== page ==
Malukas v. Barr, No. 19-1633

CourtUnited States Courts of Appeals. United States Court of Appeals (7th Circuit)
Writing for the CourtEasterbrook, Circuit Judge.
Citation940 F.3d 968
Parties Henrikas MALUKAS, Petitioner, v. William P. BARR, Attorney General of the United States, Respondent.
Docket NumberNo. 19-1633
Decision Date15 October 2019

940 F.3d 968

Henrikas MALUKAS, Petitioner,
v.
William P. BARR, Attorney General of the United States, Respondent.

No. 19-1633

United States Court of Appeals, Seventh Circuit.

Argued September 23, 2019
Decided October 15, 2019
Rehearing Denied December 9, 2019


Maria T. Baldini-Potermin, Attorney, Maria Baldini-Potermin & Associates, Chicago, IL, for Petitioner.

Jacob A. Bashyrov, Attorney, Oil OIL, Attorney, Department of Justice, Civil Division, Immigration Litigation, Washington, DC, for Respondent.

Before Easterbrook, Hamilton, and St. Eve, Circuit Judges.

Easterbrook, Circuit Judge.

940 F.3d 969

Henrikas Malukas, a citizen of Lithuania, entered the United States in 1992 on a tourist visa and did not leave when it expired. In 1995 he was convicted of several weapons-related felonies and sentenced to 52 months in prison. While he was imprisoned, immigration officials began removal proceedings. Malukas applied for discretionary relief as the spouse of a U.S. citizen, but the immigration judge (and later the Board of Immigration Appeals) concluded that his criminal conduct outweighed whatever equities his family and financial ties to the United States supplied.

The Board’s final order was entered in July 2003, and Malukas did not seek judicial review. He did file a timely motion for reconsideration, arguing that his criminal conduct should not have been deemed such a high obstacle to relief. The Board denied that motion in September 2003, and again Malukas did not seek judicial review.

Malukas remained in the United States, in part because he had allowed his Lithuanian passport to expire and Lithuania would not issue new travel documents. In 2018 Malukas filed with the Board a second motion to reconsider, and an initial motion to reopen, contending that the removal order is invalid because the proceeding began with a "Notice to Appear" that did not include a date and time for the hearing. See Pereira v. Sessions , ––– U.S. ––––, 138 S. Ct. 2105, 201 L.Ed.2d 433 (2018). The date and time were furnished in a later document, and Malukas did not argue at his removal hearing that he lacked adequate notice. Still, he maintained, the defect on the original Notice to Appear deprived the immigration judge of jurisdiction and vitiated the removal order. The motion also contended that he had been rehabilitated by the passage of time, so that the equities now weighed in his favor, and that Lithuania’s failure to accept his return also justifies discretionary relief. The Board denied this motion as time-and-number barred. (Only one motion to reconsider is allowed, and the time limit for a motion to reopen is 90 days. 8 U.S.C. § 1229a(c)(6)(A), (c)(7)(C)(i) ; 8 C.F.R. § 1003.2(b)(2), (c)(2).) The Board added that a defect in a Notice to Appear does not affect jurisdiction.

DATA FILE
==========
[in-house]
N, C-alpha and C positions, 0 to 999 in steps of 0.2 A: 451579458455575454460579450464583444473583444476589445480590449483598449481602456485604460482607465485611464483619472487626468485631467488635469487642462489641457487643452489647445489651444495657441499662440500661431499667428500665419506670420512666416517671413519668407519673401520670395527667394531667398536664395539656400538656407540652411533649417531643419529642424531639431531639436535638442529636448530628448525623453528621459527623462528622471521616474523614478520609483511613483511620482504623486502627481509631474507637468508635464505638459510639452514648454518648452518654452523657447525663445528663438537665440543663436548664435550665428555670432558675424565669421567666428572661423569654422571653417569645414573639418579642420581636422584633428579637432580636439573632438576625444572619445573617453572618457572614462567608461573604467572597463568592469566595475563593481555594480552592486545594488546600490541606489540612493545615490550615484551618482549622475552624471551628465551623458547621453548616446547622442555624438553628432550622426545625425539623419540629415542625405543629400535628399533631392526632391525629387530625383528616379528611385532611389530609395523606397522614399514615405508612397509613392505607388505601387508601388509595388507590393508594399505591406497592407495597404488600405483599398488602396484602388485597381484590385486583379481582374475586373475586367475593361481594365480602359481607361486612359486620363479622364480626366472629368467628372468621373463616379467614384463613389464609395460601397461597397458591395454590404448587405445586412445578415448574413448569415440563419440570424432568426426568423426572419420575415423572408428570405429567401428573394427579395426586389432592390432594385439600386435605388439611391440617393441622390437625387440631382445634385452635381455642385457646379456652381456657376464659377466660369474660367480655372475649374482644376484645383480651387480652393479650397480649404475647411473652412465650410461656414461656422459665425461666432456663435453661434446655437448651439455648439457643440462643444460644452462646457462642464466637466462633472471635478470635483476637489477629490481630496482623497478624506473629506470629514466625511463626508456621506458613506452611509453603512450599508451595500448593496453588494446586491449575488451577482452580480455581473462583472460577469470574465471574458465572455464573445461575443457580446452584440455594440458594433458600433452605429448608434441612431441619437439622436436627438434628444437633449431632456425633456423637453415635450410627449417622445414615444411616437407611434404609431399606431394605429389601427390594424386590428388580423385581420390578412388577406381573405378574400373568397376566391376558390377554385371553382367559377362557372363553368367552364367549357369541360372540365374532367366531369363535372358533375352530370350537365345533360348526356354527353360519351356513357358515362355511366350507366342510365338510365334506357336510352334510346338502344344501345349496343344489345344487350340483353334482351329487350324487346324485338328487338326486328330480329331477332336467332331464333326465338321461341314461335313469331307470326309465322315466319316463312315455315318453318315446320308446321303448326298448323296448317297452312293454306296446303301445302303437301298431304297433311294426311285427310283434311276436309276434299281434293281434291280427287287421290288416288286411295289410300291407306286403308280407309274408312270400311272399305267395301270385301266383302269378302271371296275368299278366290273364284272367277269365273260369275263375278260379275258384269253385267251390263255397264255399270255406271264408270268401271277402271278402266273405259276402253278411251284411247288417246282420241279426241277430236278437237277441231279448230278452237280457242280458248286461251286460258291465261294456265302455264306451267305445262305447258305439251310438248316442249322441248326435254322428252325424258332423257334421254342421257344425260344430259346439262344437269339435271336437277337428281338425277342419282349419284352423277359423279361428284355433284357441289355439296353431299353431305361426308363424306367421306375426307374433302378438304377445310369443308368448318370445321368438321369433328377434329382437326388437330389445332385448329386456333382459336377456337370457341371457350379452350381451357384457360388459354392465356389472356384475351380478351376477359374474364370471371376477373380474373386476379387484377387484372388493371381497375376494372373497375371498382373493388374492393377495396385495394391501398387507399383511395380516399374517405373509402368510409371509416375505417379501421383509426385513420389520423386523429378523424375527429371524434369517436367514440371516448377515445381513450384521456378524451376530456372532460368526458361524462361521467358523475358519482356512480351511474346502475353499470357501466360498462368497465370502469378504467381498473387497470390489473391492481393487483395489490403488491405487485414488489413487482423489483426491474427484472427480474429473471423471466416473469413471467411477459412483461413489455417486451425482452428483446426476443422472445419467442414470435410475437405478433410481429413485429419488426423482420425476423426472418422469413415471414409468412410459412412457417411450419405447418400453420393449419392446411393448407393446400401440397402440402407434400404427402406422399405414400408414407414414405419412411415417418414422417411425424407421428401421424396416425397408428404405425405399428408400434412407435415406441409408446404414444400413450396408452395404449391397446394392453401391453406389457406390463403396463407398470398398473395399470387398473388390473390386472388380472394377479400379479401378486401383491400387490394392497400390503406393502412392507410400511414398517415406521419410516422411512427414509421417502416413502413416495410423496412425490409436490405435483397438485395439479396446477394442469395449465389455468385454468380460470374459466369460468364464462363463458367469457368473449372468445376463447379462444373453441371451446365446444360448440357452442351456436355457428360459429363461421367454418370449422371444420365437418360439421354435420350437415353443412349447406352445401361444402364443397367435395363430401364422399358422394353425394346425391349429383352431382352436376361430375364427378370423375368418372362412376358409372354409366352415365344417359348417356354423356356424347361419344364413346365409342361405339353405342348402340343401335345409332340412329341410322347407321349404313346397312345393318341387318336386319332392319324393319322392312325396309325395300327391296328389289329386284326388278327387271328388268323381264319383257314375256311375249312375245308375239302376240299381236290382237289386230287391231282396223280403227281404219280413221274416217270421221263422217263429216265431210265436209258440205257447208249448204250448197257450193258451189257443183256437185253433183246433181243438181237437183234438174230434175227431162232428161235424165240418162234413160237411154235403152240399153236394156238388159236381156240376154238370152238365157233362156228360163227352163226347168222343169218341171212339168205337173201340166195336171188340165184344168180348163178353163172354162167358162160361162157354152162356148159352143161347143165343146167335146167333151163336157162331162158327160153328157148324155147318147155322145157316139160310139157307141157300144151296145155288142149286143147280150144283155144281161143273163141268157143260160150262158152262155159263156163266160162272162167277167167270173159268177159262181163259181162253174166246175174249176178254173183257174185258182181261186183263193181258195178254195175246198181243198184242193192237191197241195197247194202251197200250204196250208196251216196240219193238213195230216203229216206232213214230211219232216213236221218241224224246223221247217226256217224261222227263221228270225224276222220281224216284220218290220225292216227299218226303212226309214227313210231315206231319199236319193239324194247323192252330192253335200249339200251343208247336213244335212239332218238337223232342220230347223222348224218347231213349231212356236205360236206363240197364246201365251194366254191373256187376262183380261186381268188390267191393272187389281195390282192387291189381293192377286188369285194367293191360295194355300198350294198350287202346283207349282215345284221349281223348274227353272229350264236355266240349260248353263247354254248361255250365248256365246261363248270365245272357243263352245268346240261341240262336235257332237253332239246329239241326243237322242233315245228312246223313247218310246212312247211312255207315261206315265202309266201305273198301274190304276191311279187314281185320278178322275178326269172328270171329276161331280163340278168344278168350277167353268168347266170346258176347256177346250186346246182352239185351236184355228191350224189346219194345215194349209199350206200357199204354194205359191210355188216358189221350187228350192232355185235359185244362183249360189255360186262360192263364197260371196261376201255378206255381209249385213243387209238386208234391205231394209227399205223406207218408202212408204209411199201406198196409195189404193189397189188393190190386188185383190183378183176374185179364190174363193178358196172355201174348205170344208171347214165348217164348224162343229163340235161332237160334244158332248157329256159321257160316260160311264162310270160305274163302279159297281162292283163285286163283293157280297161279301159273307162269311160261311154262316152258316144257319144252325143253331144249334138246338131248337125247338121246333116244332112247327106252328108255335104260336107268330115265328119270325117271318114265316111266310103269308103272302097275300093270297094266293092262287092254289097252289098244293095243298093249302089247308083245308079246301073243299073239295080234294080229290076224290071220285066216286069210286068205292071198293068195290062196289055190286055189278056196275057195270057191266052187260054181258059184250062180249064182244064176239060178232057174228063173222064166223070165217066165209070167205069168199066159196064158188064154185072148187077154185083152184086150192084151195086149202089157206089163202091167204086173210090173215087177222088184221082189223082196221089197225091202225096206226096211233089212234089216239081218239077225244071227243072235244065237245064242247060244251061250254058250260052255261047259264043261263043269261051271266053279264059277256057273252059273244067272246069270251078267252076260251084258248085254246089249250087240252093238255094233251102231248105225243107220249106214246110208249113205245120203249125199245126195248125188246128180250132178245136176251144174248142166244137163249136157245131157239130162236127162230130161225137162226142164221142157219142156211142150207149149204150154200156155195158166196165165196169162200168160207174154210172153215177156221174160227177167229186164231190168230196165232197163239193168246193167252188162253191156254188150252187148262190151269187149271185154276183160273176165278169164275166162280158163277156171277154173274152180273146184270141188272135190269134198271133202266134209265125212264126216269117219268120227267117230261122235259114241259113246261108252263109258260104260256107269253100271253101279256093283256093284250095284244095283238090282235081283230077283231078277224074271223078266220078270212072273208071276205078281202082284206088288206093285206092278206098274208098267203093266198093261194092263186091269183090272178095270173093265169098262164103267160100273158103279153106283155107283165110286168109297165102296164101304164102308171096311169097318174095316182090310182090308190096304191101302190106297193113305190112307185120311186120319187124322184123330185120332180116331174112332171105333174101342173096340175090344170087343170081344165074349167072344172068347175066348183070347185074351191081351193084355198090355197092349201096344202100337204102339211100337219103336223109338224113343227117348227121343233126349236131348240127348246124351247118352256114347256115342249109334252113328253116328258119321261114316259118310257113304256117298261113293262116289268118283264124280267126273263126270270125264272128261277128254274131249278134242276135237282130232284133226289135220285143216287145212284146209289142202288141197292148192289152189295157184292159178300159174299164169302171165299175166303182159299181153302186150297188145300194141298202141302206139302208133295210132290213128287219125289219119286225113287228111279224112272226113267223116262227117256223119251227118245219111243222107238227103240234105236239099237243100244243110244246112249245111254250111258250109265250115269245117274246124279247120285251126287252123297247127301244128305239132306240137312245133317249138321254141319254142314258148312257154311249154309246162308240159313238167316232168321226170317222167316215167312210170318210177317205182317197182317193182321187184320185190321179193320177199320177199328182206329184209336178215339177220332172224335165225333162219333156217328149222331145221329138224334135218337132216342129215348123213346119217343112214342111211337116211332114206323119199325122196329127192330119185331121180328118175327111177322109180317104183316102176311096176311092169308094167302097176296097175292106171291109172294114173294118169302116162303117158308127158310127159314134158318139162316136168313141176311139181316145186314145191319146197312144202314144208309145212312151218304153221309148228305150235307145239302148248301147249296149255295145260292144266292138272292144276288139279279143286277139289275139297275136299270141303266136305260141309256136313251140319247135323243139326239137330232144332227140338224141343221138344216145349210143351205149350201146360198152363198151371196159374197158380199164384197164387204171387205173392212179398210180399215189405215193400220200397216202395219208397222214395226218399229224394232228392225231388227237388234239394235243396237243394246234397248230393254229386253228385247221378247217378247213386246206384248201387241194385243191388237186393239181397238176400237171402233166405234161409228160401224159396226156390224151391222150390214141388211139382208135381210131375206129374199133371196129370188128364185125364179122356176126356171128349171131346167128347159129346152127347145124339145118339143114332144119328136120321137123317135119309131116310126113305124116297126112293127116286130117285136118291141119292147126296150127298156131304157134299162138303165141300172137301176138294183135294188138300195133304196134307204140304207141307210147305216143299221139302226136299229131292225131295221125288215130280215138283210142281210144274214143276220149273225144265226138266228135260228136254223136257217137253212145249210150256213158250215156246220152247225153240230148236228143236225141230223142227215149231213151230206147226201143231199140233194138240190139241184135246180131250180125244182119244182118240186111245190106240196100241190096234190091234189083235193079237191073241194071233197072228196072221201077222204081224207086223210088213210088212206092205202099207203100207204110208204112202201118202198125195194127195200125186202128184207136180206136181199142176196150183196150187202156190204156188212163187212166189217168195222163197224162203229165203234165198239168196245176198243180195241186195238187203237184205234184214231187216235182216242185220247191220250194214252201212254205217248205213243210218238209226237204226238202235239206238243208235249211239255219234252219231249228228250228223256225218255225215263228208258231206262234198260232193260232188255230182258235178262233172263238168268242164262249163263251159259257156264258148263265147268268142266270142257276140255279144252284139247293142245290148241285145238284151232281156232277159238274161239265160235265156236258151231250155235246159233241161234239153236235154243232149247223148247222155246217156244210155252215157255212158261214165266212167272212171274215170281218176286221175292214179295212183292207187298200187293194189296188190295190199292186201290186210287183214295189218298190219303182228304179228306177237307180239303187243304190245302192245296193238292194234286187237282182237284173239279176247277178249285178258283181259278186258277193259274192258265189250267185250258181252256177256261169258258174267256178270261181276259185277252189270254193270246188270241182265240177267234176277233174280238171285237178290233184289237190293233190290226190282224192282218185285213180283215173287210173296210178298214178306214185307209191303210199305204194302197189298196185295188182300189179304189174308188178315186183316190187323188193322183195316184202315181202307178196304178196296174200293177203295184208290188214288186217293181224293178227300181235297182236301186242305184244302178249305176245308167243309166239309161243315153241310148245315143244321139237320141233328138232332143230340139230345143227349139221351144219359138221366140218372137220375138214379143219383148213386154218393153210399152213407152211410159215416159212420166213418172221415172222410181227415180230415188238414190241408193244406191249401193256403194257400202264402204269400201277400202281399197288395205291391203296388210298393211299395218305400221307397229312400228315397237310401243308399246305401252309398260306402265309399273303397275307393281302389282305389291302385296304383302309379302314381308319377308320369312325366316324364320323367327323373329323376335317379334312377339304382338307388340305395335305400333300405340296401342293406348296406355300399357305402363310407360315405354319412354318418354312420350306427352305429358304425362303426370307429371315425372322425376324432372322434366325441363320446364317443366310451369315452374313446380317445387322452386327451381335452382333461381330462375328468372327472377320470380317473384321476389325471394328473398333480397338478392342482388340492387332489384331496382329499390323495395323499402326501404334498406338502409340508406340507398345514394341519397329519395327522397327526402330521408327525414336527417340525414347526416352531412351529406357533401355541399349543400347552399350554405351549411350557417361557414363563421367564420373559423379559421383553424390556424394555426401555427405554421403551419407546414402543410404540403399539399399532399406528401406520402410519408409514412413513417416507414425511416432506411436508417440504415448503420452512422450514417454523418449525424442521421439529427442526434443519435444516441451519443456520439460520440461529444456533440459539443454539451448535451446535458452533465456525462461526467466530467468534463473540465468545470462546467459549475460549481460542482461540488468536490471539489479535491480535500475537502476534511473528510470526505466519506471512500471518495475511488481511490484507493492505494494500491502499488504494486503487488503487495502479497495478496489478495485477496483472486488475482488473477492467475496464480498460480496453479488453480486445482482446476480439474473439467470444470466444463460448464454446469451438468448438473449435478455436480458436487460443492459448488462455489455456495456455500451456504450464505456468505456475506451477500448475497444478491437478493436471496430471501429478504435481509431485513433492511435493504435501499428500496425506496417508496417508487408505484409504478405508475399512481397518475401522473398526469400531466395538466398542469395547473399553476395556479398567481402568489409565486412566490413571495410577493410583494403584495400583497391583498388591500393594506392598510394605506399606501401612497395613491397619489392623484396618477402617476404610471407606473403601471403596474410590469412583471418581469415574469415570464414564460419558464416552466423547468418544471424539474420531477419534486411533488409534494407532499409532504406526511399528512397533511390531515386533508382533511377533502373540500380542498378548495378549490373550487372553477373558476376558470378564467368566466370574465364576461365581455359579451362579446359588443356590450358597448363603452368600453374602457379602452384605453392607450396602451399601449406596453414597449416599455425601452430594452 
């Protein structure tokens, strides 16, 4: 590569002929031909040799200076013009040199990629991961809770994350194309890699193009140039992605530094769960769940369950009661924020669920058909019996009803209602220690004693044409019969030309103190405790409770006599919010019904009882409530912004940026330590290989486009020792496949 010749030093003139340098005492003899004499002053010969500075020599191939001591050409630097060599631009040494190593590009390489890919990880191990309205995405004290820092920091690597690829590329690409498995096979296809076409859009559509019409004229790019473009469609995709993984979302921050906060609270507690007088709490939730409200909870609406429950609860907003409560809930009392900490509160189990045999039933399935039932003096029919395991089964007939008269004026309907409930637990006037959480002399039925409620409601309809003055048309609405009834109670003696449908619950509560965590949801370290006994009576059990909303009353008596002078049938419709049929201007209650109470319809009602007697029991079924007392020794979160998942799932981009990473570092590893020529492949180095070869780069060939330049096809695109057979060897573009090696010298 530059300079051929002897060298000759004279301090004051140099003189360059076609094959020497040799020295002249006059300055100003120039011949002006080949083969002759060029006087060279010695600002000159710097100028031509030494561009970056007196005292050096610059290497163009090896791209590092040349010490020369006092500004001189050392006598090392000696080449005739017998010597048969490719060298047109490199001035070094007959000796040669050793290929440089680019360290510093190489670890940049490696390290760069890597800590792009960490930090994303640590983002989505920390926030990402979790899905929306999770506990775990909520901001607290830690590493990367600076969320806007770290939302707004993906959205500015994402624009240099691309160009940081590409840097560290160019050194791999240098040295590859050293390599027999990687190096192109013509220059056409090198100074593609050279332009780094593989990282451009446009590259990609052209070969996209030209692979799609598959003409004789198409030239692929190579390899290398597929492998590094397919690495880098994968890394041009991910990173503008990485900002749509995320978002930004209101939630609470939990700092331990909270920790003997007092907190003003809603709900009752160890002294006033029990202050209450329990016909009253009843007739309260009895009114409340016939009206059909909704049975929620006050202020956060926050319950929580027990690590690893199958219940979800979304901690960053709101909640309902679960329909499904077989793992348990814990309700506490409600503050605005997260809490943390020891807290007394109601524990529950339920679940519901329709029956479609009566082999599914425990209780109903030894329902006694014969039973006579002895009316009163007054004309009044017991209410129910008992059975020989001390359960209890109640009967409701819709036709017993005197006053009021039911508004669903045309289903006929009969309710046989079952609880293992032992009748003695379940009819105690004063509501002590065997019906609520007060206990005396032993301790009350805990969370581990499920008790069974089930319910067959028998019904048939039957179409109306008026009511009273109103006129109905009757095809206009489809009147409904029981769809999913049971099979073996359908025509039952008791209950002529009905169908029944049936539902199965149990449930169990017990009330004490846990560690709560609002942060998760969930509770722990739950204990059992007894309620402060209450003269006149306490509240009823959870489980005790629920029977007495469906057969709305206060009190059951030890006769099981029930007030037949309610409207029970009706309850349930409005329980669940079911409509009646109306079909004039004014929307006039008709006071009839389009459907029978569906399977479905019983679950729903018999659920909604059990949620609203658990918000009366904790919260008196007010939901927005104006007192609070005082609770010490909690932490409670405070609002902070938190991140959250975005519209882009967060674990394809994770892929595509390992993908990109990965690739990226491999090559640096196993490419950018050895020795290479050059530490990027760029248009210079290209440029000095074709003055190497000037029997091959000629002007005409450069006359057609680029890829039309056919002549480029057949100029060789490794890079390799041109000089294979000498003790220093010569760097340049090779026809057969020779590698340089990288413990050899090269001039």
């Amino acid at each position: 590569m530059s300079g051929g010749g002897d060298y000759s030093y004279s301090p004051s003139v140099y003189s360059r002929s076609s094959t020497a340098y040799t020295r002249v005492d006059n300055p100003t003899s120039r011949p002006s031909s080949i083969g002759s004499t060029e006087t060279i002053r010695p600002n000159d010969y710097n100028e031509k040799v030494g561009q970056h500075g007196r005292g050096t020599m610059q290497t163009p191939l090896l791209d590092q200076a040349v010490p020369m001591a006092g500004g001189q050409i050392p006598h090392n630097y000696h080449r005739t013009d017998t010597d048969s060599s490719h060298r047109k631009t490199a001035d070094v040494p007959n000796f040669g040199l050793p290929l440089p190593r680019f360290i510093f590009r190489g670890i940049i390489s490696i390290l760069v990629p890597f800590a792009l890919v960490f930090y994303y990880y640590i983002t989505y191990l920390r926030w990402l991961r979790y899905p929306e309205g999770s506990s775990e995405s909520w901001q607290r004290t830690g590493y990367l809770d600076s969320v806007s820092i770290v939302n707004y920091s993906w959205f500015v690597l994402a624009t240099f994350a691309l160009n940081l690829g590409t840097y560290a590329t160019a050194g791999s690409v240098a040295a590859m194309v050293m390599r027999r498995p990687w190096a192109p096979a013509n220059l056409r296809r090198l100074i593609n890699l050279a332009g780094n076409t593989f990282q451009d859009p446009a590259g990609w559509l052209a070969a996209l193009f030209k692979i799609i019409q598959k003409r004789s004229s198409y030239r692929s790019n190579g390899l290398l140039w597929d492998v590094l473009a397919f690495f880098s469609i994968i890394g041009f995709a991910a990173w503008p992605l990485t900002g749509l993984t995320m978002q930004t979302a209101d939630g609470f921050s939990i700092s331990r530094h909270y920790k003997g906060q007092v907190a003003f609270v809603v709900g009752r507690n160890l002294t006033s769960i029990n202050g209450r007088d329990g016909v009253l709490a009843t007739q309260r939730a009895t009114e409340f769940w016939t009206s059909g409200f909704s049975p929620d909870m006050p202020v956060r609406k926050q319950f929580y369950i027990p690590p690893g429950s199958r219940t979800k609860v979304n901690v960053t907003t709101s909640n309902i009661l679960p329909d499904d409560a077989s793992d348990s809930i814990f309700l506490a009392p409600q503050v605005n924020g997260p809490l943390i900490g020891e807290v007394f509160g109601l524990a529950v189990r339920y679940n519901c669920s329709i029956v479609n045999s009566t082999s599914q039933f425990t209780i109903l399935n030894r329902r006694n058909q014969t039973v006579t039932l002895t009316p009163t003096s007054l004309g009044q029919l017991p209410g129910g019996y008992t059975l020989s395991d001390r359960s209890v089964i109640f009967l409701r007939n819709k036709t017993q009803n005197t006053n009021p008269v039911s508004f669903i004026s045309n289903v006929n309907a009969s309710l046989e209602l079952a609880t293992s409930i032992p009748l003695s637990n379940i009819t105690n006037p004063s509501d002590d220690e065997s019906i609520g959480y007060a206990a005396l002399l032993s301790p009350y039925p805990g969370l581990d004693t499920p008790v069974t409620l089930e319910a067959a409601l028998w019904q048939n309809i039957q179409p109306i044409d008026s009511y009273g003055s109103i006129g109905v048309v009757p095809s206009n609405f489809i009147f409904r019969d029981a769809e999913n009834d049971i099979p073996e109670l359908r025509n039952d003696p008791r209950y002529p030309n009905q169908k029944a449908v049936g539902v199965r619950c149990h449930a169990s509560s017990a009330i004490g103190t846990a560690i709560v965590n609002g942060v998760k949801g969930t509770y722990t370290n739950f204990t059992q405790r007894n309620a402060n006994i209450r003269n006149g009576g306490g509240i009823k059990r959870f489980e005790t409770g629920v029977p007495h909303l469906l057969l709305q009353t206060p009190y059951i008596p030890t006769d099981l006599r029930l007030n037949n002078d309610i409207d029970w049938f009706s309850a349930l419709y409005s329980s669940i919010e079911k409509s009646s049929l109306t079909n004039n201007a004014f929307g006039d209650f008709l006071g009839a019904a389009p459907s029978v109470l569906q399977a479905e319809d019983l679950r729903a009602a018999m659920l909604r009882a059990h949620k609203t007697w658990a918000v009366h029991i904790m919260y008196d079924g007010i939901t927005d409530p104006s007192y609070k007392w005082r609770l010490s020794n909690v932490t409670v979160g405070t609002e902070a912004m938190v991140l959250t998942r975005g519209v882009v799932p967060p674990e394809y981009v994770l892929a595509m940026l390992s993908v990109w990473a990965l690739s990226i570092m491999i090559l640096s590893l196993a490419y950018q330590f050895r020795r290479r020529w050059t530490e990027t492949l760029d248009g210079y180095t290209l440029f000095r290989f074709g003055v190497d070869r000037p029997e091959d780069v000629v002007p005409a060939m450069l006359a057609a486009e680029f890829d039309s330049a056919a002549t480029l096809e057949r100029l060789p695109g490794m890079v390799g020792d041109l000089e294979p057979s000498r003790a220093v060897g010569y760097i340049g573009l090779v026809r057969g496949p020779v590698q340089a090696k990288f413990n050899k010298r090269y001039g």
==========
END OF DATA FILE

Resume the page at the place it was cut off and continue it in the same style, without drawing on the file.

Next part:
That aspect of the Board’s ruling has since been confirmed by this court. Ortiz-Santiago v. Barr , 924 F.3d 956 (7th Cir. 2019). The BIA’s reasoning differs from that of Ortiz-Santiago , but the bottom line is the same. This means that the Board did not commit a legal error that would permit judicial review despite the fact that the motion to reopen is 15 years late and that the second motion to reconsider is not only untimely but also independently barred as successive.

Seeking to avoid the time-and-number problem, Malukas asked the Board to reopen sua sponte —that is to say, on its own volition. The time-and-number limits apply to aliens’ motions and do not restrict the Board’s (or the Attorney General’s) authority to act independently of a motion. But the request that Malukas made—a motion to reopen sua sponte —is an oxymoron. Reopening in response to a motion is not sua sponte ; it is a response to the motion and thus subject to the time-and-number limits.